Question 4: How can we encourage students to use technology to find/interact with #authres outside of class?
Helping students understand that the real work of the WL classroom actually happens when they use the language outside of class is hard, but having technology to help them find authentic resources that they are actually interested in can help to bridge that gap. As @KrisClimer said, “This is where the word “fun” plays in. If they [students] enjoy the acquisition, [if it] feels good and [they] feel motivated, it [the technology] sells itself.” There were a lot of suggestions and one much-liked statements was that you can’t just have sites listed for them to go to on there own and “study”, but rather you need a list of concrete people, magazines, etc., that will interest them.
@PRHSSpanish summed that thought up when she said, “Previously I’d just encourage them [students], but now I’ve gotten better about having concrete [people] they can look up and follow on social media.” @SrLaBoone had a great idea when he shared, “I’ve encouraged my students to follow Hispanic people/photographers/cities on Instagram to see great photos and comments in TL.” and similarly, @PiperKrupa suggested, “Give [students] a menu of #authres things to do (bring a menu, summarize movie, etc) and [students] must complete 5/10 ideas or so. [Student] choice!”
And really, the whole point of getting students to use technology outside of class is to help them connect with authentic resources and help them to feel like partners, not passive observers, in the language learning process. If they aren’t invested, then no real acquisition can take place.
Question 5: When/what situations have you realized that web tools are not as effective?
Like any teaching tool, there are always going to be some situations were web tools are not the right choice for a given activity. Langchatters shared their thoughts on when/what situations you should put the web-tools away, and a summative list is below:
- If the technology is used to save yourself time/effort instead of to facilitate/broaden the task at hand
- In the interpersonal mode, it’s better to be face to face for visual cues
- Have to remember to scaffold tasks and expectations to take students experience into account when trying to get them to use authentic resources online
- Remembering that web tools can’t replace good teaching, so you should never use tech just to be “cool”, it has to be intentional to support creativity & acquisition
- If/when the accuracy demanded by nonhuman technology causes students to get bogged down in a given assignment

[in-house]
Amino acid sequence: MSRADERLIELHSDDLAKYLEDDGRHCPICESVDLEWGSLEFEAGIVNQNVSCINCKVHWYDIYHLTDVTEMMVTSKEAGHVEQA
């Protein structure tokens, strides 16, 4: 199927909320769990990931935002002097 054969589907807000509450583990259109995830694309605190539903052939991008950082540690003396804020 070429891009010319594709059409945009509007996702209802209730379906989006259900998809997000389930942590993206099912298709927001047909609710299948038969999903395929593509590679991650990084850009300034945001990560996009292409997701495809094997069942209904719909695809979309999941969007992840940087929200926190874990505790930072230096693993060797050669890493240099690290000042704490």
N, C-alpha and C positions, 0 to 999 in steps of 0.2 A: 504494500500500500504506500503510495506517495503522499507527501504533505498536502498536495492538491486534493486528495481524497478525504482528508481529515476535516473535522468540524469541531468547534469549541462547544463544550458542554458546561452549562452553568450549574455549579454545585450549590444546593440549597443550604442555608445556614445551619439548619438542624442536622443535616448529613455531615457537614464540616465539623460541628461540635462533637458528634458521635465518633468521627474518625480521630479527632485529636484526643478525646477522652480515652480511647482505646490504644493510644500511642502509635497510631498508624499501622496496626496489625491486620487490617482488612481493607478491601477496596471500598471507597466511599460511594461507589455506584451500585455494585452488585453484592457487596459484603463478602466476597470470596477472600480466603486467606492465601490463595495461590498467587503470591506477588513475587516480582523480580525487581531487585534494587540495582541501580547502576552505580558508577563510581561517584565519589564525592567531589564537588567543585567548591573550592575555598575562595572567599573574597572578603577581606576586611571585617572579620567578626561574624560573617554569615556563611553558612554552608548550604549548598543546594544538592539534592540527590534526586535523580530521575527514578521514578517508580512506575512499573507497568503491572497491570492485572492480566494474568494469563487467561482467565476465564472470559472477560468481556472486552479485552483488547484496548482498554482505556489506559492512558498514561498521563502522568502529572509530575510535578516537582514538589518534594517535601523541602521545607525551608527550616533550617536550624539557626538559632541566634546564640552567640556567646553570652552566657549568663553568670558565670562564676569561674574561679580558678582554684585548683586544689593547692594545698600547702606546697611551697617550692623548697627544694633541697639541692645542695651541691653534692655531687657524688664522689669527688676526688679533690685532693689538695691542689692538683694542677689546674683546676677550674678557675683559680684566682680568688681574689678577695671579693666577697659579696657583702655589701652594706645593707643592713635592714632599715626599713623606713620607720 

- Reminding yourself that technology should always be used a tool, so you just use it when it is the right one for the job
Also, several participants reminded #langchat this week that while we use it just about every single day, the Internet is not always reliable. It can (quite often) glitch out or not let you get to the technology resource that you intended to use – and when that happens, you have to have a Plan B! The majority of chatters agreed that we don’t to be too quick to throw out all our non-tech tools all at once because as great as technology is, it’s not the all-around answer for the WL classroom just yet.
Last week, langchatters shared their thoughts on effective web tools and takeaways included the need to just pick a web-tool and try it out before deciding that it won’t work for you, remembering that even if technology makes you nervous, you can start small with an easy program and then go from there. @VTracy7 summed up this week’s takeaway’s best when she said, “TA: I wanna try it all! But will head the sage advice of many #langchatters and do a little at a time.”
Let’s give a big thanks to Kris (@KrisClimer) and Amy (@alenord) for leading this week’s chat, and as always, thanks to everyone who takes the time to join these discussions every week. We hope that you continue to link up with #langchat as often as you are able– if the weekday chats on Thursday evenings at 8 p.m. ET don’t work for you, try joining the #SaturdaySequel, every Saturday morning at 10 a.m. ET instead!
Our weekly #langchats have gotten busier and busier, so due to space limitations, the summaries always focus on the main themes and takeaways from each week’s conversation. Many tweets have to be omitted but to read the entire conversation from this week, you can access the full transcript on our tweet archive. Have a topic that you’re impatient to discuss?! Send us your ideas for future #langchats!